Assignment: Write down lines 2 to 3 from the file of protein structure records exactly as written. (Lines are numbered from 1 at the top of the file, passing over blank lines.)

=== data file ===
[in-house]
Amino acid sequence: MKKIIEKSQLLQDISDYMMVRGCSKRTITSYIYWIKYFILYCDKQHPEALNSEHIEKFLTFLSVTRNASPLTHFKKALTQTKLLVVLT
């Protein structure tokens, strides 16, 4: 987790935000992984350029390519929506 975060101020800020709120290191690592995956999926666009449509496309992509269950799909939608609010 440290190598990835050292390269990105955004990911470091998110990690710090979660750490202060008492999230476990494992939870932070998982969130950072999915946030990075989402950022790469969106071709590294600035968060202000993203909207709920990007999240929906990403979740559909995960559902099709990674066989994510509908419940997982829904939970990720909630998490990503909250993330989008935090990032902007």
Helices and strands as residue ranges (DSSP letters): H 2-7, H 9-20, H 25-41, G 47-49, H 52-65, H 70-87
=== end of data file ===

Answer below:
Amino acid sequence: MKKIIEKSQLLQDISDYMMVRGCSKRTITSYIYWIKYFILYCDKQHPEALNSEHIEKFLTFLSVTRNASPLTHFKKALTQTKLLVVLT
């Protein structure tokens, strides 16, 4: 987790935000992984350029390519929506 975060101020800020709120290191690592995956999926666009449509496309992509269950799909939608609010 440290190598990835050292390269990105955004990911470091998110990690710090979660750490202060008492999230476990494992939870932070998982969130950072999915946030990075989402950022790469969106071709590294600035968060202000993203909207709920990007999240929906990403979740559909995960559902099709990674066989994510509908419940997982829904939970990720909630998490990503909250993330989008935090990032902007």